A couple living on an 8.2-acre property on Town Line Road in Wainscott want to take advantage of the agricultural easement that covers 6.8 acres of the property to house four rescued horses. Two years after they first filed a site plan with the East Hampton Town Planning Board, and after having successfully fended off a lawsuit from a neighbor, their proposal is still before the planning board. “They are only trying to rescue horses,” Brian DeSesa, their attorney, said on the phone Monday.
The property at 55 Town Line Road is located on the east side of the street. A huge evergreen privet stands between the road and the property, which includes a single-family house, a swimming pool, and a tennis court, which are located on the northern 1.5 acres on the property. The southern 6.8 acres of potential farmland is contiguous to more of the same on a property accessed from Wainscott Hollow Road to the east.
The property was created as the result of the Orchard at Wainscott subdivision of 1984. DeSesa declined to identify the owners, who formed an LLC called 55 Town Line. According to the public record of the deed sale, the couple paid almost $19 million for the property in 2015.
The easement on the property allows the construction of “buildings and structures reasonably necessary for agricultural operations actually being conducted,” according to JoAnne Pahwul, assistant director of the East Hampton Town Planning Department.
What the owners of the property want to build are two paddocks, four 8-by-12-foot horse shelters, and an 8-by-12-foot feed shed. There also would be an area on the property where a truck being used in conjunction with the operation, and horse fencing. There would be a limit of four rescued horses on the property at any one time, DeSesa said. The couple are currently paying to board four rescued horses at an area stable, he said. Manure would be stored, then removed, on a regular basis from the property.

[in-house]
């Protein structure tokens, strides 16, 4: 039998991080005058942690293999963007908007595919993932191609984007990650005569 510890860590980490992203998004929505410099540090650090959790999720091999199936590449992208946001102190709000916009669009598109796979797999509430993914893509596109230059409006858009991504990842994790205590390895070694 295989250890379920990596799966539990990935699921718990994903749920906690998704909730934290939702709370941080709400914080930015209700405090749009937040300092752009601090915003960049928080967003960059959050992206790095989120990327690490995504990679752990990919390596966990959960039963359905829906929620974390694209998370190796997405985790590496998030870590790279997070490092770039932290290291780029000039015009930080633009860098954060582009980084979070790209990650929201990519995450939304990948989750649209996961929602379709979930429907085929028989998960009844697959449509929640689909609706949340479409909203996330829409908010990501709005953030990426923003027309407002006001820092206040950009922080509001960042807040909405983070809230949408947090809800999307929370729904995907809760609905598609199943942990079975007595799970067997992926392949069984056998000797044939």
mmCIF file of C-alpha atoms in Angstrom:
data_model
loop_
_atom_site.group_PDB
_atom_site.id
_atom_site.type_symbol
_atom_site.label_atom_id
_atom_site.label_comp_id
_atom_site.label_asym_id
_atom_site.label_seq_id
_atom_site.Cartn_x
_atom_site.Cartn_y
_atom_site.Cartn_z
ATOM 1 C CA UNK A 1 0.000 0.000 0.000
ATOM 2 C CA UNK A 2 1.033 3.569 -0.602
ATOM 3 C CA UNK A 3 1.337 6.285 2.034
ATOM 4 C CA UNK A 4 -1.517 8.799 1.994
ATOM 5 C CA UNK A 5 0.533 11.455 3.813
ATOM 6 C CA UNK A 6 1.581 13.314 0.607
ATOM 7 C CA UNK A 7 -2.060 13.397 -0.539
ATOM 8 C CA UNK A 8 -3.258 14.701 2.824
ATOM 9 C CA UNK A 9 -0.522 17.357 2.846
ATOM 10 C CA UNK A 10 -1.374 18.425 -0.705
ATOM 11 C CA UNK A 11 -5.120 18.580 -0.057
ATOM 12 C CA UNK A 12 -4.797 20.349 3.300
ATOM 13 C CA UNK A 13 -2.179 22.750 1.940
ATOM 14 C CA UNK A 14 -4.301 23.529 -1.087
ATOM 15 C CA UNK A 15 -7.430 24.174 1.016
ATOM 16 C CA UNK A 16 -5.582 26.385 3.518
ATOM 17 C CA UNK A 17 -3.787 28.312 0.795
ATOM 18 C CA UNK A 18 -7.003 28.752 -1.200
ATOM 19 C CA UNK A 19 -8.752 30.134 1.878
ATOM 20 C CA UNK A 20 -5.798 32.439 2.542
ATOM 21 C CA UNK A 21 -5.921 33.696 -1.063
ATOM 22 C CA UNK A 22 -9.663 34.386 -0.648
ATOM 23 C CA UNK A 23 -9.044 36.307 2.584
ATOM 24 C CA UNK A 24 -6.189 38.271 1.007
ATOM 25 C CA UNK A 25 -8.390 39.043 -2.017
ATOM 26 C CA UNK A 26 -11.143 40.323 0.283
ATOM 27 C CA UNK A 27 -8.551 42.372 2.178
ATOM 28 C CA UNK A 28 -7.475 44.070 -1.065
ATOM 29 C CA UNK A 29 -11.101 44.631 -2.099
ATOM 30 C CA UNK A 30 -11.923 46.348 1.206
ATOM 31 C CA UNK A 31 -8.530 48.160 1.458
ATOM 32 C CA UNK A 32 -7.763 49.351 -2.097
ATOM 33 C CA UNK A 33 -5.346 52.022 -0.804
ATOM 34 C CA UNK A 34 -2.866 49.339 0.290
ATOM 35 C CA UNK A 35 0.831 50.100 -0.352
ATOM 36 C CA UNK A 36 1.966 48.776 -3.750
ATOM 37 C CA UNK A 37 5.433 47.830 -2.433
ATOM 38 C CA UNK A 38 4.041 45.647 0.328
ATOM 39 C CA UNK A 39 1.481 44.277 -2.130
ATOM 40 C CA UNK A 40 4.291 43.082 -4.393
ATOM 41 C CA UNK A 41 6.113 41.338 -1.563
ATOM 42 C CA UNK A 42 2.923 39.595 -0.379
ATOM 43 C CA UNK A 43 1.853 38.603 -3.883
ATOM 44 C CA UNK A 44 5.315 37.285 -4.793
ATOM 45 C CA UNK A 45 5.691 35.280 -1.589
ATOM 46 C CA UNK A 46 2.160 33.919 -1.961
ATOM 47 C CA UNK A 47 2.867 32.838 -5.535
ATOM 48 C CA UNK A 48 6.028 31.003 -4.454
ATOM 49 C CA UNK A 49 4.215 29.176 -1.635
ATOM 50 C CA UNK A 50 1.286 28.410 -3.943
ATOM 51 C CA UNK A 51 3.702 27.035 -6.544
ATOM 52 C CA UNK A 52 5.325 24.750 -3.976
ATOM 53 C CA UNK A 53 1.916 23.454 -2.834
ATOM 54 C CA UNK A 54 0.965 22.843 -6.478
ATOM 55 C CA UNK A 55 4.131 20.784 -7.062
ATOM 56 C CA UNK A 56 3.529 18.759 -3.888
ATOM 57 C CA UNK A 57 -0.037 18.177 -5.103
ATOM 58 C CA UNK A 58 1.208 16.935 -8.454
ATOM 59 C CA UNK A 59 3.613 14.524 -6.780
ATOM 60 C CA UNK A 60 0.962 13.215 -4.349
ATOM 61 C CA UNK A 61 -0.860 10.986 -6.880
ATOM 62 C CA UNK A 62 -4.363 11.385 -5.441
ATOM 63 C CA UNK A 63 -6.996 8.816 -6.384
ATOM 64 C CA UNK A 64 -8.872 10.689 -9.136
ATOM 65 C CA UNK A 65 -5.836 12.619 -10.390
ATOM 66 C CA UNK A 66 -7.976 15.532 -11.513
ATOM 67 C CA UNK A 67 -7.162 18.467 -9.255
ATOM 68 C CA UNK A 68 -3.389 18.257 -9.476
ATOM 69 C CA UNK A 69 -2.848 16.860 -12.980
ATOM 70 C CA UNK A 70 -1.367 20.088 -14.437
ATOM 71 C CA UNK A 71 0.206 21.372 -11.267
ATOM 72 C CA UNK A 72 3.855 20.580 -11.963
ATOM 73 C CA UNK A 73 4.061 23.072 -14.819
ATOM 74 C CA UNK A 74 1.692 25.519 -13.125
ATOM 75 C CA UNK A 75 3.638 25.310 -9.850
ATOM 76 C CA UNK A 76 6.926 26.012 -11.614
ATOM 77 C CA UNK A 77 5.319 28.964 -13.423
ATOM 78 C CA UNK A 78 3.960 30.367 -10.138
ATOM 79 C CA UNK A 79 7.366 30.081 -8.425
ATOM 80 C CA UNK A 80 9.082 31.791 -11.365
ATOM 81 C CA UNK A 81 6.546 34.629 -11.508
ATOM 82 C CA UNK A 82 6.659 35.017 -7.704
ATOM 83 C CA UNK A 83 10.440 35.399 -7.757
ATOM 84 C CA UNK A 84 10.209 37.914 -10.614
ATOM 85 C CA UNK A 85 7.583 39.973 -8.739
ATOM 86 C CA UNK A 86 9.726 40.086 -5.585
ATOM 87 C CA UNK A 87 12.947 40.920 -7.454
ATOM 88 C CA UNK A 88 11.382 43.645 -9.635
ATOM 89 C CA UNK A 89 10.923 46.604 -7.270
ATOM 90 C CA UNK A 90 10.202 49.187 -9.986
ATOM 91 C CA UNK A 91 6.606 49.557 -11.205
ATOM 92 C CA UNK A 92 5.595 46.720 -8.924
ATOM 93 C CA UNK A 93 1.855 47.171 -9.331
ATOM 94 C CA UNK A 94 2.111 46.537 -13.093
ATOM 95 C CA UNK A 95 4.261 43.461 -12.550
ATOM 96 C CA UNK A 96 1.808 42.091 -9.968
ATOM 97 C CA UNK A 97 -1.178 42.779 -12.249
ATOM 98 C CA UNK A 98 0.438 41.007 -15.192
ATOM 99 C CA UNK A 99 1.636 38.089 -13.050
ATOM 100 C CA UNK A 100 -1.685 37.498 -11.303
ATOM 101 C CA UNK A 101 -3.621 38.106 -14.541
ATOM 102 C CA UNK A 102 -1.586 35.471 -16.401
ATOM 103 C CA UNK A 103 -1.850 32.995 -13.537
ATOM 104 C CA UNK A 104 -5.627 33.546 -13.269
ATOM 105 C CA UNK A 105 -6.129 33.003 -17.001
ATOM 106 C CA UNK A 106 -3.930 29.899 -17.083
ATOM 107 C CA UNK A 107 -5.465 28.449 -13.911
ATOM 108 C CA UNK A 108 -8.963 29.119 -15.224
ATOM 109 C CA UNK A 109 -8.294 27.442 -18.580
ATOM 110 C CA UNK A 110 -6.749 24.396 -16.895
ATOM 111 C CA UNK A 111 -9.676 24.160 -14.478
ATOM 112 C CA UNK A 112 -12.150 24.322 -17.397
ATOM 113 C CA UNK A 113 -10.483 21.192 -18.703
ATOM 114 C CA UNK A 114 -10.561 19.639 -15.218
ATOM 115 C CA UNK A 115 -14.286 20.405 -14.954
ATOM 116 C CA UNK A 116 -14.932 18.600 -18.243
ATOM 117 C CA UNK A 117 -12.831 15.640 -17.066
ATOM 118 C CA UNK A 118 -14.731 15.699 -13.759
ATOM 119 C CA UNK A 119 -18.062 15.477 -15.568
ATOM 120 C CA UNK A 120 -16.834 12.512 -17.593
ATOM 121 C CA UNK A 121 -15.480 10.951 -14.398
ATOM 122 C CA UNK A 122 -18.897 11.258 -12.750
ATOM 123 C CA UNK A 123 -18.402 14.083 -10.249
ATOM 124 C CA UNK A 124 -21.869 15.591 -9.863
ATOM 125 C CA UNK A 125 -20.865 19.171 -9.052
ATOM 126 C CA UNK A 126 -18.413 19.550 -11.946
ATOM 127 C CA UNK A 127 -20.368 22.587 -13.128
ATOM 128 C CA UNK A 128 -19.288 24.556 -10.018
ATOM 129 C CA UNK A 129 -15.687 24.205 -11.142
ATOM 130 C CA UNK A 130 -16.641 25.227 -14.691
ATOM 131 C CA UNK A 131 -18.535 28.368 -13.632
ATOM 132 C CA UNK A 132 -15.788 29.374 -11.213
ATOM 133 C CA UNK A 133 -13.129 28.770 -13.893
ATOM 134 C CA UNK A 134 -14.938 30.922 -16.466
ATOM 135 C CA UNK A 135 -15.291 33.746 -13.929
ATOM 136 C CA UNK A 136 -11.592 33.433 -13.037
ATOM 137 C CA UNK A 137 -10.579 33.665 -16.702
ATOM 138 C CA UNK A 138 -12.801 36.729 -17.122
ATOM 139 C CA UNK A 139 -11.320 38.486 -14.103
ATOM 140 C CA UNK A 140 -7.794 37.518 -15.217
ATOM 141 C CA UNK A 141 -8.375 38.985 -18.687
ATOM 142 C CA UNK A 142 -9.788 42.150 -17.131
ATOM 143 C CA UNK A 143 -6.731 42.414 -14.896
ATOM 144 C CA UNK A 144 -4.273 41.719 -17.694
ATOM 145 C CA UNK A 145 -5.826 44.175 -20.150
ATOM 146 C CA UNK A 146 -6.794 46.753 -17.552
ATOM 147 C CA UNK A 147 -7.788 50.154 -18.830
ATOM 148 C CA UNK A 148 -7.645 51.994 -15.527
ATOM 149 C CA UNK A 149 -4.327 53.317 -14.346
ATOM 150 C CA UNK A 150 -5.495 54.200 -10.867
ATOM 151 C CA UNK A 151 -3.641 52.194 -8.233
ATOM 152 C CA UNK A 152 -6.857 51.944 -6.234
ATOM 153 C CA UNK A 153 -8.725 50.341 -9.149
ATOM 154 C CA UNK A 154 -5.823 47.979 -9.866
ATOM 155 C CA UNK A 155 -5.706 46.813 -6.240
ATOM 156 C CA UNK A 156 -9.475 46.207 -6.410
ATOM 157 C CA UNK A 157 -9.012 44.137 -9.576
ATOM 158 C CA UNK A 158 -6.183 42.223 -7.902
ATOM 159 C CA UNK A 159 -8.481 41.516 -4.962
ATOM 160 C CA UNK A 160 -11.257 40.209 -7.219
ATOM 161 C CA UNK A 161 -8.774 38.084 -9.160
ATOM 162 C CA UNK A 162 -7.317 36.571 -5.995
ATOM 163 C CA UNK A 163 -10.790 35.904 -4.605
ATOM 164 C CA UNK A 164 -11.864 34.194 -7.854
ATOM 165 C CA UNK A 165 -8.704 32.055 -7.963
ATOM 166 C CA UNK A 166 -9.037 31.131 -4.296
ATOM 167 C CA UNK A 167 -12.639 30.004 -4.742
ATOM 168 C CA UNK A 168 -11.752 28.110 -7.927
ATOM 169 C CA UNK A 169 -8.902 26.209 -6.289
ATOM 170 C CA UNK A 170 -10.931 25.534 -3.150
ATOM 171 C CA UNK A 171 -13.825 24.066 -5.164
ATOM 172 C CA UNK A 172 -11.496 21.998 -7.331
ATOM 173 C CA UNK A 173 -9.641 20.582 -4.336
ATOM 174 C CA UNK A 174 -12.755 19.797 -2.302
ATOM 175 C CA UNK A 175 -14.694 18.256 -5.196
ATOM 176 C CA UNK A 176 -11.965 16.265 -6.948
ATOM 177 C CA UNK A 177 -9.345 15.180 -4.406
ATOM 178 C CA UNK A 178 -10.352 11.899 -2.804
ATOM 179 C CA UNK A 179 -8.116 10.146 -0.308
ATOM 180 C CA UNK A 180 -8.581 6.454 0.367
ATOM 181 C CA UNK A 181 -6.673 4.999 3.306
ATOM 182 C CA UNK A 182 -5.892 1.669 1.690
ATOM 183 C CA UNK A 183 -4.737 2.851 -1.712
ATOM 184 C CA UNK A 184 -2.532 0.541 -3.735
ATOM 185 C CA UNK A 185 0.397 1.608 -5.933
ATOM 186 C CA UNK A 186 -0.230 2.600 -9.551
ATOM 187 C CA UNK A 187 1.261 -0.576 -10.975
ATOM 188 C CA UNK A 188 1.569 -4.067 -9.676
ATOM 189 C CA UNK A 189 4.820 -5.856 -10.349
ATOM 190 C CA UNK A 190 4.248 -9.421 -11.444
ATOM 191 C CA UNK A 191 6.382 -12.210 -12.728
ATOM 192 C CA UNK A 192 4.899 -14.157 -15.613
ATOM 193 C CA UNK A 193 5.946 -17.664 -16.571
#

The owners of a neighboring property, Strong Real Estate LLC, brought sued in New York State Supreme Court in an attempt to stop the construction of the horse structures. That suit was dismissed in April 2017. Strong Real Estate LLC is now appealing that dismissal at the appellate level, DeSesa said.
In the meantime, the planning board took another look at the site plan application at its October 24 meeting.
Board members questioned the presence of the hedgerow on Town Line Road. Ed Krug asked if the hedges were, in fact, a violation, a thought Kathleen Cunningham echoed. She said that the hedge seems to fly in the face of the intent of the easement, which she believes is meant to provide open agricultural vistas. “It is definitely blocking open space,” she said. DeSesa said on Monday that the property has never been cited for a violation, and believes the hedges fit in under the language of the easement.
Ian Calder-Piedmonte, an owner of Balsam Farms, cautioned fellow board members against interpreting “what is farming and what is not.” He said that contemporary farming on the East End is “not all potatoes and corn anymore.”
The board’s chairman, Job Potter, pointed out that there appeared to have been landscaping done in the area meant for agricultural use. He said that the landscaping should be removed as a condition for board’s approving the site plan.
Nancy Keeshan asked if the applicant could do more to move the proposed structures from neighboring properties, an idea other board members agreed with. DeSesa said Monday that he was conferring with the owners on redrawing the survey before the board, to accommodate the planning board’s thoughts.